Tune: “Our Man Higgins”
Album: Lee Morgan, Cornbread (1967)
Composer: Lee Morgan
Soloists: Jackie McLean, Lee Morgan, Hank Mobley, and Herbie Hancock
“Our Man Higgins” is certainly not a jazz standard, nor is it even one of Lee Morgan’s better known compositions. But this tribute to Billy Higgins, drummer on so many Blue Note sessions (including this one), is a fun, exuberant tune with a structure and tonality that are unique. I wouldn’t expect people to agree with me, but it’s my favorite tune on this great album.
The tune opens with the full ensemble riffing together and alternating with Billy doing improvised drum fills, sometimes for two bars apiece, sometimes one. For its part, the horn section is playing lines that involve both the whole tone scale and chromaticism, giving the intro a decided “outness.”
The tension created by the intro only continues and grows as Jackie McLean leads off the solos. Herbie Hancock plays sparsely, mostly a lot of whole and half notes, in his comping and leaves plenty of space as he supports Jackie, but the tonality he provides is anything but calming. There’s a real sense of foreboding and even danger as Herbie pursues a series of ascending, anxious altered dominant chords. McLean is right at home against this, as he plays a series of fractured, plaintive lines that sound like they could be from one of his own mid-’60s Blue Note sessions. And so it continues for a number of choruses.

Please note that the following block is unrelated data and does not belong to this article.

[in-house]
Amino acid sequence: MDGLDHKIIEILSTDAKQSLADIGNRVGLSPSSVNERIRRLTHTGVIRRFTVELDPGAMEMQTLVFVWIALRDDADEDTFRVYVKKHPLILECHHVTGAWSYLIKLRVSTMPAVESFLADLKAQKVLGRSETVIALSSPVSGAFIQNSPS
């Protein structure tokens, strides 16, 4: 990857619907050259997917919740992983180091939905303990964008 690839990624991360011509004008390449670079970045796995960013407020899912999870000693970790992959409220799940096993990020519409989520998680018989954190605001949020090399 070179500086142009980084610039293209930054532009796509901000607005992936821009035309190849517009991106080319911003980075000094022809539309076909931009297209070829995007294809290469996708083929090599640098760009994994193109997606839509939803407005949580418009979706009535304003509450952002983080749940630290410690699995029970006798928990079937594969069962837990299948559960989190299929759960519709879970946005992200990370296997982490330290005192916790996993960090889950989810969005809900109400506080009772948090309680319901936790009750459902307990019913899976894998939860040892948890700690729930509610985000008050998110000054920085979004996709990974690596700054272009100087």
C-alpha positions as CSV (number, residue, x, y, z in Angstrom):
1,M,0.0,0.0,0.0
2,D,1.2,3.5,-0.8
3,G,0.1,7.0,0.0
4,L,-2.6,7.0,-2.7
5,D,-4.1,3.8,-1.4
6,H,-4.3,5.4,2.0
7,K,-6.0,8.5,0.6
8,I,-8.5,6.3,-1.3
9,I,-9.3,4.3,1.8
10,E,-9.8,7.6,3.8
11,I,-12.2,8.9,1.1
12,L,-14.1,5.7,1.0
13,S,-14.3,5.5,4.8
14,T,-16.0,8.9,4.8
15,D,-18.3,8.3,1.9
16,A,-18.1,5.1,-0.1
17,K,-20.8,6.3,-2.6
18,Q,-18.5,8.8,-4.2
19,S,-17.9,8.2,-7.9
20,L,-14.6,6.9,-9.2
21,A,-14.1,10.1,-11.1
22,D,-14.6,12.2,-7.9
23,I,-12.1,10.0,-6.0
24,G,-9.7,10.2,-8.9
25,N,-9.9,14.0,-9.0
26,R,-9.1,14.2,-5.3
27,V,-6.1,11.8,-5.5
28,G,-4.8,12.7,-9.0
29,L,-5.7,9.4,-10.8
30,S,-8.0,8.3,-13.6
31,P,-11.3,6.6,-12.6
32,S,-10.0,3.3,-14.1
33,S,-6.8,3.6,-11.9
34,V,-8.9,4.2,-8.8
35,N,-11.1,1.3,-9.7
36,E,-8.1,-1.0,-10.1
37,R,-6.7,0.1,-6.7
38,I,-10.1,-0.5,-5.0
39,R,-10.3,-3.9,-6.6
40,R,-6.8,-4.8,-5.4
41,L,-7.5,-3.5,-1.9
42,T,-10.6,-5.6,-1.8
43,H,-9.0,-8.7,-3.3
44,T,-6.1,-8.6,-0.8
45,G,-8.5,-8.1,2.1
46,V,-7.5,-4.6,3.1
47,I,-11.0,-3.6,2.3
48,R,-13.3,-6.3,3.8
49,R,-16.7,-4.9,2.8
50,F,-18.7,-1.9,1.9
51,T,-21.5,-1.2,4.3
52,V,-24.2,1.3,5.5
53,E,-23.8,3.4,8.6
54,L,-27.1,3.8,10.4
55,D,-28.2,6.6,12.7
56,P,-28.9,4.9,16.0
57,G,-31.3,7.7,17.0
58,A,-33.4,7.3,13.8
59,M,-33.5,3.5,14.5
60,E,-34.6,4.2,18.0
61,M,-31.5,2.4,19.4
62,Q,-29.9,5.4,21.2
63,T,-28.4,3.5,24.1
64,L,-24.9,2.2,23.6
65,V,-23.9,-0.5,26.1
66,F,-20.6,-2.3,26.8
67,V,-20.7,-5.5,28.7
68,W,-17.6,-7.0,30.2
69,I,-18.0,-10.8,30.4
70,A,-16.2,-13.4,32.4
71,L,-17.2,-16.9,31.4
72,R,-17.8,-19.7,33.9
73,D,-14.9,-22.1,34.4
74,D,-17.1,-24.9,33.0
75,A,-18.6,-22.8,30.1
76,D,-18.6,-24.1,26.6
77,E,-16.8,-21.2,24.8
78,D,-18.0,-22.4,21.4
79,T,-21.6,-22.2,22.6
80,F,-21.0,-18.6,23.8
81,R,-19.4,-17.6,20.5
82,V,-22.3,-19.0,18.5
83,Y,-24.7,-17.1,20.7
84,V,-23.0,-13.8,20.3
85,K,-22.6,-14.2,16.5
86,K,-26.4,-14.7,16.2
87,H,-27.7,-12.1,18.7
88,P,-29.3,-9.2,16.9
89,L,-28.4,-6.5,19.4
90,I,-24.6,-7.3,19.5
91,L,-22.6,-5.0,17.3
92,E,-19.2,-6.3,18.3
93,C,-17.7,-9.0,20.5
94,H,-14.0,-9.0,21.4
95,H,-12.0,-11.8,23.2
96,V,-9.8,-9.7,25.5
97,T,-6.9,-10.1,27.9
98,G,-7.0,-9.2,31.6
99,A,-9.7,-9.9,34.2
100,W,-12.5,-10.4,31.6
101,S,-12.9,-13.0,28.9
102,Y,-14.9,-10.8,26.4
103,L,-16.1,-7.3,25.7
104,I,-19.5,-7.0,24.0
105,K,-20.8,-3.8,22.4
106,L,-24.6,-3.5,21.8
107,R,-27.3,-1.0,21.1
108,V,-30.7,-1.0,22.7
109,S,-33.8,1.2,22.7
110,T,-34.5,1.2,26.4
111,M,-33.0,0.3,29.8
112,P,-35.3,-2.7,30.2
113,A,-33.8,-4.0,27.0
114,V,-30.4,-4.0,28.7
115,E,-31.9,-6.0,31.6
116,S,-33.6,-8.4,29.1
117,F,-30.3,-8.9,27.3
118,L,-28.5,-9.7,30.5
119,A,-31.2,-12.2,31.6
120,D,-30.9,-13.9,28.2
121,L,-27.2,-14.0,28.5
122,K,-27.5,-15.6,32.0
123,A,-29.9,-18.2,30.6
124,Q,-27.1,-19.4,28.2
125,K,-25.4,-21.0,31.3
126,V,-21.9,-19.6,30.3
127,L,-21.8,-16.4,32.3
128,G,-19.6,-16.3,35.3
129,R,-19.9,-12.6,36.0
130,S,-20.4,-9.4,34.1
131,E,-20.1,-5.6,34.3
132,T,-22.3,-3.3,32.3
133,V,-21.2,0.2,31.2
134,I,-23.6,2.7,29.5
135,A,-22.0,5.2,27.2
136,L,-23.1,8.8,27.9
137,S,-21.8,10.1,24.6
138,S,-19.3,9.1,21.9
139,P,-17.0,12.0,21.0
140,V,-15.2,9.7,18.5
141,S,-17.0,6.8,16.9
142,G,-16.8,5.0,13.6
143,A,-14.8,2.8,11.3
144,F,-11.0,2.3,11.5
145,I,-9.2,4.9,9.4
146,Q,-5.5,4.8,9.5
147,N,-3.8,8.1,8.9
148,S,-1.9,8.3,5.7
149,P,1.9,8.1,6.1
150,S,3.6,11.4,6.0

But wait. What’s that? Mr. Morgan has cleverly thrown the listener a curveball and the unrelenting tension caused by all the dissonance finally resolves into…blues! And what a well-earned resolution it is. I imagine that a non-musician listener would find the change a little more subtle, noticing maybe that the harmonies/melodies of the tune suddenly made a little more sense to them, without knowing exactly why. (I once actually made it game in the car in which I asked Mrs. Jazzopath and Jazzopath, Jr. to try to identify the moment when it changes to a blues. Yes, I am a barrel of laughs on a road trip.) Jackie’s multiple trips down blues alley give way to a succession of solos by the rest of the sextet over the same out-then-in changes.
The first time I heard this tune, I remember wondering how Hank Mobley would approach his solo. He was known as a very lyrical, soulful player, and not a guy who would spend an extended time in the company of altered and diminished scales. But he does such a great job in the first (non-blues) half that it might be difficult to identify him at first. His self-described “round” tone is transformed into a more aggressive, almost “ragged” sound, perfect for the job at hand, and transitions seamlessly when he starts blowing the blues in classic Mobley fashion.
Is this tune a Classic®? Probably not. But it’s fun tune with six of the greatest players of all-time killing it. For me, that’s enough.